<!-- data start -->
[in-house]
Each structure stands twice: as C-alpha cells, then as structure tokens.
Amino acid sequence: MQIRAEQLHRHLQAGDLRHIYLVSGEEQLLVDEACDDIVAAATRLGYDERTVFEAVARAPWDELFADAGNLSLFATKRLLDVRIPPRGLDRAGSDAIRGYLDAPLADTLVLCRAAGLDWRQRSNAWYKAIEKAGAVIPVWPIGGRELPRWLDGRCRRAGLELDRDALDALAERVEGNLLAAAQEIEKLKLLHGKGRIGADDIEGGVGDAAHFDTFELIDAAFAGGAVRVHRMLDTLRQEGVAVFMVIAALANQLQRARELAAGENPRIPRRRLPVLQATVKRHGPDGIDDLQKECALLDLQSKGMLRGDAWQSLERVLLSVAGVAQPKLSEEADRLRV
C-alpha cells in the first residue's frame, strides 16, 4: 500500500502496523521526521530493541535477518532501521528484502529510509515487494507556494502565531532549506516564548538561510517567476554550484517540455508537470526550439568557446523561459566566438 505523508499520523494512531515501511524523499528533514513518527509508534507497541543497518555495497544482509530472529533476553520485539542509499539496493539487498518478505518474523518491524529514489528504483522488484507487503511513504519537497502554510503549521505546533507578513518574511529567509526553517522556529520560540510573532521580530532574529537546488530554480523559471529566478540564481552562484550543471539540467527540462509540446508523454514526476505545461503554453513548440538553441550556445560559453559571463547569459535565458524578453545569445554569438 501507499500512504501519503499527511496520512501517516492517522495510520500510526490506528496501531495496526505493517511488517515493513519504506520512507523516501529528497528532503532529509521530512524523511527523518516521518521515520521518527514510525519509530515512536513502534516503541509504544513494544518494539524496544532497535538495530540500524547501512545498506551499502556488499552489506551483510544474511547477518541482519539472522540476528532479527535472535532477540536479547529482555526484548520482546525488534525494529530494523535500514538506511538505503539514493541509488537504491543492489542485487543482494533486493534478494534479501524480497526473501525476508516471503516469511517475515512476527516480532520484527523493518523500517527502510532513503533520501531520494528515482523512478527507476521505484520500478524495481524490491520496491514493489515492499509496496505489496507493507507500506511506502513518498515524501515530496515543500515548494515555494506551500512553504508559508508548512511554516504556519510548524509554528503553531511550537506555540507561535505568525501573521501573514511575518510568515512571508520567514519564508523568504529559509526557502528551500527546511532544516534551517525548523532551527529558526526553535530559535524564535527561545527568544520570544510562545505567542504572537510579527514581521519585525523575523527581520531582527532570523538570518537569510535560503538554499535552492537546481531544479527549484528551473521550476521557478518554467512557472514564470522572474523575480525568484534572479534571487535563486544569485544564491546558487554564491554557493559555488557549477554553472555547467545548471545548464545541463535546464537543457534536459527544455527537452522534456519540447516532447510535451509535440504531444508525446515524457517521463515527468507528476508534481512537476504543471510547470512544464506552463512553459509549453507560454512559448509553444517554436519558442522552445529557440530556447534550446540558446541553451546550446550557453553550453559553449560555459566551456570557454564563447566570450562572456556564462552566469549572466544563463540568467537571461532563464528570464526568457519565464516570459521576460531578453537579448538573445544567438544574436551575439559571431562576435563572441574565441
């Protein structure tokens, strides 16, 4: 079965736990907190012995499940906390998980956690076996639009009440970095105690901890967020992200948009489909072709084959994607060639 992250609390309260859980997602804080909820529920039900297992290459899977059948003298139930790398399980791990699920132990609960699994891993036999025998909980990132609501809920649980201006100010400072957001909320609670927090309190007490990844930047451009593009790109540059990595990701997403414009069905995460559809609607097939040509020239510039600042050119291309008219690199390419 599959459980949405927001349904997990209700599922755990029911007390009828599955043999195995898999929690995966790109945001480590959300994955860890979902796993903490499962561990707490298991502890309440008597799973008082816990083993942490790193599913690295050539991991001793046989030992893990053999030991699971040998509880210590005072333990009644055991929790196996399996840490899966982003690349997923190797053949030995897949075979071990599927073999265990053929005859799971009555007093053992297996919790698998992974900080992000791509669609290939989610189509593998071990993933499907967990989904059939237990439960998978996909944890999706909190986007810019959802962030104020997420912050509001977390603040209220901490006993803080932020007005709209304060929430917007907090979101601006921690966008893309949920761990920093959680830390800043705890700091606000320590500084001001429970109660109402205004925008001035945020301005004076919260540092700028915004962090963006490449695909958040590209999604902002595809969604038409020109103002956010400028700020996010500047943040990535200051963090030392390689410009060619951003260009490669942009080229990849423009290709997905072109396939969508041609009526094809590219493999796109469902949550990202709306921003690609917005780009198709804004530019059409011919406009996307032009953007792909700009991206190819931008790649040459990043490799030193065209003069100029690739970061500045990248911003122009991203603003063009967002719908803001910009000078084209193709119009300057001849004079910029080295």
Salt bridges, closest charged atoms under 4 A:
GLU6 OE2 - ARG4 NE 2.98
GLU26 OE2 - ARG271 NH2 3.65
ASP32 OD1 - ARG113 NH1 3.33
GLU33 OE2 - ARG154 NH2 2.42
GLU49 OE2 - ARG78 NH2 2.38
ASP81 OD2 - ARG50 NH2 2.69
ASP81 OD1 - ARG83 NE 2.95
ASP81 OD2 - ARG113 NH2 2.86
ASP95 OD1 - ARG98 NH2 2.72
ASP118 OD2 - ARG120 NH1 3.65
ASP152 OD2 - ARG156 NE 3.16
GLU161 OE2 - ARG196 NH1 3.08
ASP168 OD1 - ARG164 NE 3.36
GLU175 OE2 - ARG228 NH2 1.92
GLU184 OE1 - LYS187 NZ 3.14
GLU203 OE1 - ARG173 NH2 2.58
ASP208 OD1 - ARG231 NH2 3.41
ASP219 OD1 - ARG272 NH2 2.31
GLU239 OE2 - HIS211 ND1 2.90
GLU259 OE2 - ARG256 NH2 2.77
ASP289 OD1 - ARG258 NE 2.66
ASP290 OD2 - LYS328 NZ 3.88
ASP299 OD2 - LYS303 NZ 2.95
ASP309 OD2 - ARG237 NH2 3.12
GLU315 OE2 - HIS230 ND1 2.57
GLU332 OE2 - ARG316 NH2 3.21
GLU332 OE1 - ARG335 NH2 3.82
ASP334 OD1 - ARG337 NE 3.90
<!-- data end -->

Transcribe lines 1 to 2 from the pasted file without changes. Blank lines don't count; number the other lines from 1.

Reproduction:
[in-house]
Each structure stands twice: as C-alpha cells, then as structure tokens.